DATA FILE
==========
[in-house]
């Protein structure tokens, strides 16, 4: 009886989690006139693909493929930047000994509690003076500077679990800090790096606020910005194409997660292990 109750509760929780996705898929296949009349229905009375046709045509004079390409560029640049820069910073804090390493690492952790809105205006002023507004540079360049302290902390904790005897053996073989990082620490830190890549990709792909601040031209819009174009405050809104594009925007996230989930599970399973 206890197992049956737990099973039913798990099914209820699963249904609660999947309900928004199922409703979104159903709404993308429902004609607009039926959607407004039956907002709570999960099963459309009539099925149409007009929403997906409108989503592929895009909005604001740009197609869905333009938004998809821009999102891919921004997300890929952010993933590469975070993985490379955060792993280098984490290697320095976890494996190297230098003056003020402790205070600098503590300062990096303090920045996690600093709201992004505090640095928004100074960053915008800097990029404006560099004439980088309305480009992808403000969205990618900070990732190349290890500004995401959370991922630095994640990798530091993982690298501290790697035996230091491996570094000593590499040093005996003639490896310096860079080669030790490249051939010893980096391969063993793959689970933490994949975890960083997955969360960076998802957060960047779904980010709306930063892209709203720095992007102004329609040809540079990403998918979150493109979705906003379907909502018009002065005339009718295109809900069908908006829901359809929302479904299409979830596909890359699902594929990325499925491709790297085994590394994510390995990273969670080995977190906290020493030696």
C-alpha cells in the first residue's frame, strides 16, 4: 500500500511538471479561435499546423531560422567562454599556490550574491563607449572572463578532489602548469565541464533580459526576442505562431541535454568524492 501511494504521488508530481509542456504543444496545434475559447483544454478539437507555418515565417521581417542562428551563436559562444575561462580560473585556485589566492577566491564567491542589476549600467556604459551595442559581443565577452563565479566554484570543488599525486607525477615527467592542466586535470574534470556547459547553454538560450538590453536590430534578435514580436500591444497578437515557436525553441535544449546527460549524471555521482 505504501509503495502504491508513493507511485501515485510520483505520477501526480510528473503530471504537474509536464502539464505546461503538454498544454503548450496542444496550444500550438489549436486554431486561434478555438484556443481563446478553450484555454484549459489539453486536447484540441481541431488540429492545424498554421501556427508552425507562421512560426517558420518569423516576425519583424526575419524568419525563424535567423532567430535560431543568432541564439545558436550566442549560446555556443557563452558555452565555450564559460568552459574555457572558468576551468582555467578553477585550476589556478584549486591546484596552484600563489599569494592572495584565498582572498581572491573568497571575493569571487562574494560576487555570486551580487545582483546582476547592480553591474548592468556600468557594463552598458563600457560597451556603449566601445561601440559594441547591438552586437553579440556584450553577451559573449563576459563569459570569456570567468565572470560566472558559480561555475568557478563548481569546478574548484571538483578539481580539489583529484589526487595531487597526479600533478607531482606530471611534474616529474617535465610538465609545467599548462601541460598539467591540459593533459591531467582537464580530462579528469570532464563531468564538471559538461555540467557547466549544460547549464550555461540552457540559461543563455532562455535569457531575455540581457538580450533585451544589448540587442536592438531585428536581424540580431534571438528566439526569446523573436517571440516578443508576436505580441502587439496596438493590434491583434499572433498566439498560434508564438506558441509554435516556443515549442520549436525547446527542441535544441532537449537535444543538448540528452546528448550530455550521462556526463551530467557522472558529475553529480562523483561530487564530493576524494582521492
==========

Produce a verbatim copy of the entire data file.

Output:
[in-house]
């Protein structure tokens, strides 16, 4: 009886989690006139693909493929930047000994509690003076500077679990800090790096606020910005194409997660292990 109750509760929780996705898929296949009349229905009375046709045509004079390409560029640049820069910073804090390493690492952790809105205006002023507004540079360049302290902390904790005897053996073989990082620490830190890549990709792909601040031209819009174009405050809104594009925007996230989930599970399973 206890197992049956737990099973039913798990099914209820699963249904609660999947309900928004199922409703979104159903709404993308429902004609607009039926959607407004039956907002709570999960099963459309009539099925149409007009929403997906409108989503592929895009909005604001740009197609869905333009938004998809821009999102891919921004997300890929952010993933590469975070993985490379955060792993280098984490290697320095976890494996190297230098003056003020402790205070600098503590300062990096303090920045996690600093709201992004505090640095928004100074960053915008800097990029404006560099004439980088309305480009992808403000969205990618900070990732190349290890500004995401959370991922630095994640990798530091993982690298501290790697035996230091491996570094000593590499040093005996003639490896310096860079080669030790490249051939010893980096391969063993793959689970933490994949975890960083997955969360960076998802957060960047779904980010709306930063892209709203720095992007102004329609040809540079990403998918979150493109979705906003379907909502018009002065005339009718295109809900069908908006829901359809929302479904299409979830596909890359699902594929990325499925491709790297085994590394994510390995990273969670080995977190906290020493030696």
C-alpha cells in the first residue's frame, strides 16, 4: 500500500511538471479561435499546423531560422567562454599556490550574491563607449572572463578532489602548469565541464533580459526576442505562431541535454568524492 501511494504521488508530481509542456504543444496545434475559447483544454478539437507555418515565417521581417542562428551563436559562444575561462580560473585556485589566492577566491564567491542589476549600467556604459551595442559581443565577452563565479566554484570543488599525486607525477615527467592542466586535470574534470556547459547553454538560450538590453536590430534578435514580436500591444497578437515557436525553441535544449546527460549524471555521482 505504501509503495502504491508513493507511485501515485510520483505520477501526480510528473503530471504537474509536464502539464505546461503538454498544454503548450496542444496550444500550438489549436486554431486561434478555438484556443481563446478553450484555454484549459489539453486536447484540441481541431488540429492545424498554421501556427508552425507562421512560426517558420518569423516576425519583424526575419524568419525563424535567423532567430535560431543568432541564439545558436550566442549560446555556443557563452558555452565555450564559460568552459574555457572558468576551468582555467578553477585550476589556478584549486591546484596552484600563489599569494592572495584565498582572498581572491573568497571575493569571487562574494560576487555570486551580487545582483546582476547592480553591474548592468556600468557594463552598458563600457560597451556603449566601445561601440559594441547591438552586437553579440556584450553577451559573449563576459563569459570569456570567468565572470560566472558559480561555475568557478563548481569546478574548484571538483578539481580539489583529484589526487595531487597526479600533478607531482606530471611534474616529474617535465610538465609545467599548462601541460598539467591540459593533459591531467582537464580530462579528469570532464563531468564538471559538461555540467557547466549544460547549464550555461540552457540559461543563455532562455535569457531575455540581457538580450533585451544589448540587442536592438531585428536581424540580431534571438528566439526569446523573436517571440516578443508576436505580441502587439496596438493590434491583434499572433498566439498560434508564438506558441509554435516556443515549442520549436525547446527542441535544441532537449537535444543538448540528452546528448550530455550521462556526463551530467557522472558529475553529480562523483561530487564530493576524494582521492